Leah says this is a purely demand-generated service and she won't be trying to convince women they need procedures. So she won't be advertising then? The way she says "clinical" and wears her stethoscope and emphasises the medical aspect of her business is actually quite convincing. Using both personal and public archives, I contemplate the forces of history, experience, and location, and how they essentially work together to tell a story of longing as a state of being.

National Poetry Competition – The Poetry Society

I maintain a hybrid practice of poetry, critical writing, and visual work, which is sometimes collaborative see below. I am primarily a poet, but I studied sculpture, photography, and writing, so I consider everything an act of making. In particular, the book opens with a series of poems addressed to different fruit in which I think of myself as being on both sides of the conversation—an approach to interrogating myself for my assumptions, privileges, and self-representation.

"Long Distance Relationship" Poetry by shekhar [] For all the long distance lovers 💏

As you turn the pages, the poem animates like a flip book, heaving itself open and shut in a way that is supposed to be erotic and grotesque at once. We collaborated with the poet and artist Ian Hatcher on a free app through a grant from the Center for Book and Paper Arts that makes it possible for readers to mutate the text further, using their fingertips to prune the poem and graft new language into it.

These goals are tangential, but potentially integral, to presenting the poem as a beautiful object to experience.

I want the space of the poem to be a physical space that can be entered, the fuzz of the yarn to be an invitation to experience. Yes, the letterforms, the words, the lines—phrases that existed before only in the non-space of my head, or on the two-dimensional space of the page—when woven literally become material; they become three-dimensional, they become cloth, and they hold together.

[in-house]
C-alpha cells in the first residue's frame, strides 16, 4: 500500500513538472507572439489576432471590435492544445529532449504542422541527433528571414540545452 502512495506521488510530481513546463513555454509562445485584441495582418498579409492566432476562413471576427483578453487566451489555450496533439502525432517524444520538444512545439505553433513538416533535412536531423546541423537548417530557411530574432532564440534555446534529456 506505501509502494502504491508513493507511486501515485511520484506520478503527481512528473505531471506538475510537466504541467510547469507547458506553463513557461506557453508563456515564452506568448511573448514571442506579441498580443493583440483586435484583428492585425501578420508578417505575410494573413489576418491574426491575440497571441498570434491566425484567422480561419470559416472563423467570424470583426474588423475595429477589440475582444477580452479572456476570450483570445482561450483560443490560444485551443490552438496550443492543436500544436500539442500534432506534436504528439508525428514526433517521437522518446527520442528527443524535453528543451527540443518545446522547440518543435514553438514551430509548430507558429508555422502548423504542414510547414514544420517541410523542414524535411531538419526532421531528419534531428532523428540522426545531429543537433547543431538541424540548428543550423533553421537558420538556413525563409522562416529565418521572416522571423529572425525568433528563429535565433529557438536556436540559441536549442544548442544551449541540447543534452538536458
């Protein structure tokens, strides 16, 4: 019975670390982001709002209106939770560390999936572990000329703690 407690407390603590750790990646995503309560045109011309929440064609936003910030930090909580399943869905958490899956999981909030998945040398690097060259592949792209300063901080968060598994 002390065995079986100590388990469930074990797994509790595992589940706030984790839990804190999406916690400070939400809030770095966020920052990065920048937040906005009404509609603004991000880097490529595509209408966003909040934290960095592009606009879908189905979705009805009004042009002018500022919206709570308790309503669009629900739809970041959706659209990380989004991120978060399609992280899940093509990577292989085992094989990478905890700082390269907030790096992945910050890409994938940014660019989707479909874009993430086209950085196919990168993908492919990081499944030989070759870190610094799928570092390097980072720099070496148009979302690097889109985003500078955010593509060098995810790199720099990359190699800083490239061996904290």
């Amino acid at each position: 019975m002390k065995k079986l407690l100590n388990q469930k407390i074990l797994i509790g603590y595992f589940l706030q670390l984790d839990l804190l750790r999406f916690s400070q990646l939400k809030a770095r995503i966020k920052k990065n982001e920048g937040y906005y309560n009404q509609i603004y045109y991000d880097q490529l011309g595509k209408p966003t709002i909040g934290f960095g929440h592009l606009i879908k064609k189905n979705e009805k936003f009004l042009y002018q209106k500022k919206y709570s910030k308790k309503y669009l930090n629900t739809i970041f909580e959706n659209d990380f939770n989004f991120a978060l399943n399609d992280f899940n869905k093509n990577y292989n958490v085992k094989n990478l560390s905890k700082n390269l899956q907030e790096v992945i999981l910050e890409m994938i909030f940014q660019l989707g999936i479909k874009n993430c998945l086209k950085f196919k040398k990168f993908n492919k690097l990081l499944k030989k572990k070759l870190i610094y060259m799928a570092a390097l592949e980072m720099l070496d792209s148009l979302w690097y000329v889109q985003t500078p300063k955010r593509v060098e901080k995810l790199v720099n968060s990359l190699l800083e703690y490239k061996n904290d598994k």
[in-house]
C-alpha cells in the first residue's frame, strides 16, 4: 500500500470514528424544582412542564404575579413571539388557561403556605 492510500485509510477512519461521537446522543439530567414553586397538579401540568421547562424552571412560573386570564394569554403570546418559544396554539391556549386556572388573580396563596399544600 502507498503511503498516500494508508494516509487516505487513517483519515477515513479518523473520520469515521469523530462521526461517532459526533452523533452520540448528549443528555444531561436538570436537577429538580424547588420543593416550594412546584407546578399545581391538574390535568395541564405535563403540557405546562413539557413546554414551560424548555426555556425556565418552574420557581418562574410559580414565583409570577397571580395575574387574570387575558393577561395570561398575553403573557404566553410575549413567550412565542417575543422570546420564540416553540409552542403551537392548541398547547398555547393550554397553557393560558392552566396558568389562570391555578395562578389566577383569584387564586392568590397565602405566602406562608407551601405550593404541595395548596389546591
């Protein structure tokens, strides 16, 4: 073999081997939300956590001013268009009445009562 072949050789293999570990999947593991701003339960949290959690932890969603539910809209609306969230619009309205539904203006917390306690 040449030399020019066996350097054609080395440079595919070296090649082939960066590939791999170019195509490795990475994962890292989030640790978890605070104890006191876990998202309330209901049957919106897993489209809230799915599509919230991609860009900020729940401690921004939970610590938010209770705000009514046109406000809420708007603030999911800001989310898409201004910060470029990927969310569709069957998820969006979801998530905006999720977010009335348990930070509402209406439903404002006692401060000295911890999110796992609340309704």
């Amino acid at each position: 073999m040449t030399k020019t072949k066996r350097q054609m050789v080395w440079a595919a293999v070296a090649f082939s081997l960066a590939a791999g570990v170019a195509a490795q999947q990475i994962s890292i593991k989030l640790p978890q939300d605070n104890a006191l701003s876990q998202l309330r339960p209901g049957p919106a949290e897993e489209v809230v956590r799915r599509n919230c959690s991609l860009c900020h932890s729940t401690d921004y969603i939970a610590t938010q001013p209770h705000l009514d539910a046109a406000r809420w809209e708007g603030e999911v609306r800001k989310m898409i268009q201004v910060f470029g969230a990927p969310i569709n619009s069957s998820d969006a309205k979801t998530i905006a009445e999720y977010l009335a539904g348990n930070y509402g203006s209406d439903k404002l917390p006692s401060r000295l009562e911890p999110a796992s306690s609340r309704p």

I think the poem, for a non-poet or non-reader, can be a little daunting to enter. A lot of my work comes out of time I have spent abroad, nearly always merging these international experiences with materials that speak to both my identity which I always bring with me and the specificity of the location. In Finland, the spongy, mosquito-filled forest was a kind of language that found its way into my work. But I was also interested in the way the Finnish language uses compound words to form new words…how kahden the two of you and kesken between marry to become kahdenkesken in private.

Given the length of Finnish compound words, the majority of lines in the book required a word wrap. My main criteria for selecting a line of text was that it was whole, which resulted in an absurd text which is read aloud by the computerized voice of Google Translate in English. More recently, in Iceland I made ceramic versions of the historic wooden bread boards I saw in an Icelandic turf house museum.

Text is carved backwards into the material to create a mirror image that imprints a proverb onto the bread dough. Breadboard with proverb carving I often use hidden or double meanings when titling my work. I have always been restless in my interest and realization in language.

I am aware how I use language collage or appropriate it as a visual artist opposes to a person who writes art poet. I see language functions several levels in my making— as it continually goes back and forth between meaningful and material.

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I started my visual art practice with photography after having completed a degree in linguistics. A photographer is someone who draws with light, writing and rewriting the world with illumination and shadow; a linguist is someone who scientifically studies language and its structure. I learned how visual meaning was constructed after I devoted myself to artmaking, realizing that perspective focuses everything on the eye of the beholder.